Personalization Is a Business Mindset and a Long‑Term Game
By Cassie Young | January 13, 2015
Marketers often talk about personalization, but it’s startling to realize how often “personalization” simply refers to a customer’s first name in a subject line, a segment based on attributes like geography or recency and frequency, and in a best case scenario, maybe even some more behavioral “view-also-viewed” product recommendations.
These approaches have long proved valuable from a conversion perspective and undoubtedly still do, but, truth be told, they are simply campaign optimization tactics, not strategic personalization. Today’s marketing pioneers understand that true personalization means much more than just a name or a product recommendation.
The “new face” of personalization
Here at Sailthru, we think about personalization a bit differently. To us, personalization is a business mindset that must permeate every department. It’s a strategy, and a long-term one at that. The ultimate metric that matters for personalization is not so much conversions or revenue today but rather, customer lifetime value. And when personalization is done right, it drives unprecedented lift to just that.
Here are the key considerations that we use to determine what truly makes marketing experiences personal; we affectionately call it the BUS model:
Behavioral – Many implicit preferences (vs. what your customer explicitly tells you) are important to consider when driving personalization; device tendencies, geo-location factors and time of day insights are just a few examples in a long list. If you know a customer is always likely to transact at 9pm, why would you consistently send that customer emails at 7am? Relatedly, if your customer spends 5 days a month in DC on business, why are you only promoting nearby stores in her home state of Texas?
Usage – “RFM” (recency-frequency-monetary value) is still popular for segmenting customer bases and deploying targeted messages. This tactic, while effective, is just one piece of a bigger puzzle that has many more inputs (message frequency, etc.). I recommend marketers continue to leverage usage information to drive personalization (browse abandonment and win-backs are great examples), but also suggest incorporating more data on the inherent interests that underpin that usage. That is, it’s not just what the customer looks at, but what attributes do the products she views share. Are they all red? Are they all on sale? Does the customer only buy when free shipping is offered? There are myriad questions and countless variables that can be leveraged, and these drive incremental value. Sightlines, our predictive analytics product, analyzes a host of inputs beyond just RFM and has realized upwards of 50% revenue gains vis-a-vis traditional recency models.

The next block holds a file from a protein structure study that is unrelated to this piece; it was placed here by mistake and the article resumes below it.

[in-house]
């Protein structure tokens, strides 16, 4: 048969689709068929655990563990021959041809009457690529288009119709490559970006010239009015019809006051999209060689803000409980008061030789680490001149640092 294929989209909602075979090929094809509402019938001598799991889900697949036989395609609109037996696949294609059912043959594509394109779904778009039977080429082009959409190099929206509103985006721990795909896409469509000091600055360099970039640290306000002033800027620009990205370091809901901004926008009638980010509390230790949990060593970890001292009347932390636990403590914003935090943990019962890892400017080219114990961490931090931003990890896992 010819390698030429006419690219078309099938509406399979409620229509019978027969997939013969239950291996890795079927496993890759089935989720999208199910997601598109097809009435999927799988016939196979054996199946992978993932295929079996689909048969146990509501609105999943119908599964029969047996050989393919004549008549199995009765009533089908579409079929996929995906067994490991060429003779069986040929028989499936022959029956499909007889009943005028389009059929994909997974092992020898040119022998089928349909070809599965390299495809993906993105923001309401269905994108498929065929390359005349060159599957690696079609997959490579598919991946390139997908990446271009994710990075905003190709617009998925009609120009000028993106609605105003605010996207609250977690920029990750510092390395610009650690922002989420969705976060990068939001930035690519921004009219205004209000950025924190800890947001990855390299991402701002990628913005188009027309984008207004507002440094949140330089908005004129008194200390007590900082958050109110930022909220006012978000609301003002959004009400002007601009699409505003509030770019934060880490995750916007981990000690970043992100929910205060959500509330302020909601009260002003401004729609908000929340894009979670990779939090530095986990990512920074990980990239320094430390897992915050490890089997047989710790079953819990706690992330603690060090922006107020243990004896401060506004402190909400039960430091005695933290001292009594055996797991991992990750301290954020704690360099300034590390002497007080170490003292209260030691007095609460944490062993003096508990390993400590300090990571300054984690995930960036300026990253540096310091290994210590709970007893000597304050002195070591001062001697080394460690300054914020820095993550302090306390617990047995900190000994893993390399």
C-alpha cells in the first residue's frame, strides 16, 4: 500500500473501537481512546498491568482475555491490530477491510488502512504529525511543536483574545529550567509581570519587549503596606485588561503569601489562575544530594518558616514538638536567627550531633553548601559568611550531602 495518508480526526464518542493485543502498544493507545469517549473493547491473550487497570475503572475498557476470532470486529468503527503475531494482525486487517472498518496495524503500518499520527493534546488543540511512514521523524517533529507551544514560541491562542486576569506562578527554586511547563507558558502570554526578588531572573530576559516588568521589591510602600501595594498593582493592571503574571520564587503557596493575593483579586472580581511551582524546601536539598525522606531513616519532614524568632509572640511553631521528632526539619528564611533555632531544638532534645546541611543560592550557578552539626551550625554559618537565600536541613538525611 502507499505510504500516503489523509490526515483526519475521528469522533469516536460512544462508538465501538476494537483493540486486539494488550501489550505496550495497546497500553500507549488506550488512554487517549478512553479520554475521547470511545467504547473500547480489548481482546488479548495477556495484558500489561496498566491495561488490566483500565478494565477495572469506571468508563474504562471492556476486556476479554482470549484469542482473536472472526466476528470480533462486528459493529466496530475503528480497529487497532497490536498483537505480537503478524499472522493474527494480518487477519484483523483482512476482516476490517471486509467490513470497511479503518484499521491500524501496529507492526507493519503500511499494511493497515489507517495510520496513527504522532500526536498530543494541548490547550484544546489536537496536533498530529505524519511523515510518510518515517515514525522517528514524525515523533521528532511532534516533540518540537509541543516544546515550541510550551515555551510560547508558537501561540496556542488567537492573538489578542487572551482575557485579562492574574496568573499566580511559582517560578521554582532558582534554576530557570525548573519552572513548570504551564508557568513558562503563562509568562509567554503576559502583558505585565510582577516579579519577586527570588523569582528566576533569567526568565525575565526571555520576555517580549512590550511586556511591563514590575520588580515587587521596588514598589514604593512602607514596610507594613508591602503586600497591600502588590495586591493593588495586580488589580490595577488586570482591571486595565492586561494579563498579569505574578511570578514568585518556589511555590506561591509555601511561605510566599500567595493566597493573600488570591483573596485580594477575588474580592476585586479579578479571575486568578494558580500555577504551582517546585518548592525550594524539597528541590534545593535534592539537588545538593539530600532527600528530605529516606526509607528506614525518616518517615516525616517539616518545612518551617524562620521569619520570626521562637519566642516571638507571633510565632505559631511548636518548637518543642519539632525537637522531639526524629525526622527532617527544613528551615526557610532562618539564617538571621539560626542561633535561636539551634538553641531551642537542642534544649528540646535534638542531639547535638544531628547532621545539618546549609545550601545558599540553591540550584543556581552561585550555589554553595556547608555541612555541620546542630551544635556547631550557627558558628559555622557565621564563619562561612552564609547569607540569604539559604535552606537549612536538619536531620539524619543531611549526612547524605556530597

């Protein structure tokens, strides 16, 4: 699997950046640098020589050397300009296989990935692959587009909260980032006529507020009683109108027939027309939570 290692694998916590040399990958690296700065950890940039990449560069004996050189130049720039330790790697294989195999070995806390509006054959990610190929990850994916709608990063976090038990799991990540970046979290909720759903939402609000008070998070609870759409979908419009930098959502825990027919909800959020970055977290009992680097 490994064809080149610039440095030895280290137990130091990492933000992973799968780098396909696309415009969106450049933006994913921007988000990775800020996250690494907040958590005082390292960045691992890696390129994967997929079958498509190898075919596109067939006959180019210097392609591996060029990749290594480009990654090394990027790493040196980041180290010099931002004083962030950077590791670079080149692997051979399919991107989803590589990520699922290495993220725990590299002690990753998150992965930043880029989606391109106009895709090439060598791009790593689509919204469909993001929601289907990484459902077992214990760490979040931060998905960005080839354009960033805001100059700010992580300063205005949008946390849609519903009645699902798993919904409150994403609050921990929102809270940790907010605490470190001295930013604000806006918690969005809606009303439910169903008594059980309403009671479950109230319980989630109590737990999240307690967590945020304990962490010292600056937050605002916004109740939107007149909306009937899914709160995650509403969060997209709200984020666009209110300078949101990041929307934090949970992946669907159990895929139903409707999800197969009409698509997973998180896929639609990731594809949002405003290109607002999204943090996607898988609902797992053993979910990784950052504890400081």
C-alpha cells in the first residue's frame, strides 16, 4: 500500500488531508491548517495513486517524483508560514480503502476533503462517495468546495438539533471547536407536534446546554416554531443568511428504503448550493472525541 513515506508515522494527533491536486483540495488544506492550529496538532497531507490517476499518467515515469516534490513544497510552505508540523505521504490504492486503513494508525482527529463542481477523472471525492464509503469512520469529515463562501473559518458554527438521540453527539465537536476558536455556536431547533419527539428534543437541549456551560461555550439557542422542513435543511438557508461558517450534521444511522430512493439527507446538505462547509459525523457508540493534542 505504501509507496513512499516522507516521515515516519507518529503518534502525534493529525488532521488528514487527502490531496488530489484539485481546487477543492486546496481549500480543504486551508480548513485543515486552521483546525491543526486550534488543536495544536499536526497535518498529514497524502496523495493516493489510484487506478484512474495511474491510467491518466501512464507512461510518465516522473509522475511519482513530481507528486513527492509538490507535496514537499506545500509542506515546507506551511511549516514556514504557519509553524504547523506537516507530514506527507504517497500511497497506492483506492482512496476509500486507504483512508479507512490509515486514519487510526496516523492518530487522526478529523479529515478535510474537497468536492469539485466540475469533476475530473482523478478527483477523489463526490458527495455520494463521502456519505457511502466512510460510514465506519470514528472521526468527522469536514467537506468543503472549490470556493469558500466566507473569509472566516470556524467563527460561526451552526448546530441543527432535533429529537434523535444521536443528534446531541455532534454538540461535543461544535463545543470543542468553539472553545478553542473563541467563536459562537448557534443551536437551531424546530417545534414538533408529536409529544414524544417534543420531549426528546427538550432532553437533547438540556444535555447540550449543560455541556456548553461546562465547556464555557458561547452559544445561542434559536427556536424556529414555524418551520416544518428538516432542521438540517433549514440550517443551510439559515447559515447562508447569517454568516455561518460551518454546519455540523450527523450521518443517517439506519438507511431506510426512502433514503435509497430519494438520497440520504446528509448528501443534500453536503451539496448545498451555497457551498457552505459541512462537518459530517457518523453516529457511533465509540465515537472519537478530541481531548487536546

Situational – Situational analytics seek to understand the “why” of someone’s browsing or buying behaviors. Consider this example: a customer first browses your website looking for pants near the end of the holiday rush, and most SKUs are sold out. This circumstance will undoubtedly impact future purchasing behaviors and needs to be accounted for and addressed head-on. Let’s take things a step further and assume this customer then goes to your store; rather than pushing her toward your shoe sale, you’d ideally want to capitalize on the reality that she is trying to find pants in stock! There is usually a contextual reason why customers purchase (or don’t purchase) and when that does or does not happen. Utilize this data and take action against it in subsequent campaigns.
Transitioning to the new face of personalization requires two important inputs. First, there needs to be major shift in thought: marketers and organizations need to stop thinking about personalization as an optimization tactic, and adopt it as a business mindset; in reality, oftentimes the effects of personalization are only realized in the longer term, so there needs to be a commitment to playing that longer game. Second, marketers must critically evaluate the technologies that will help make this type of personalization a reality, mostly from a database and infrastructure standpoint. More specifically, marketers must gravitate toward technologies that transcend silos and incorporate a single customer view approach to their data, or else this new face of personalization simply isn’t possible.
As a former direct marketer myself, I understand the challenges many of us experience trying to achieve true personalization. Even if 1:1 personalization is still a ways off on your radar, I urge you to take the right steps to get there (read: a single view of the customer). The ability to discern variations in customer engagement, average order value, and other key performance metrics based on how/when/where a customer buys is truly invaluable, and it will change the way you approach every business decision.
Questions about how Sailthru drives 1:1 personalization at scale for leading retailers? Feel free to leave a comment below and visit us during #eTailWest at Booth 406!
Cassie Lancellotti-Young, EVP of Customer Success at Sailthru
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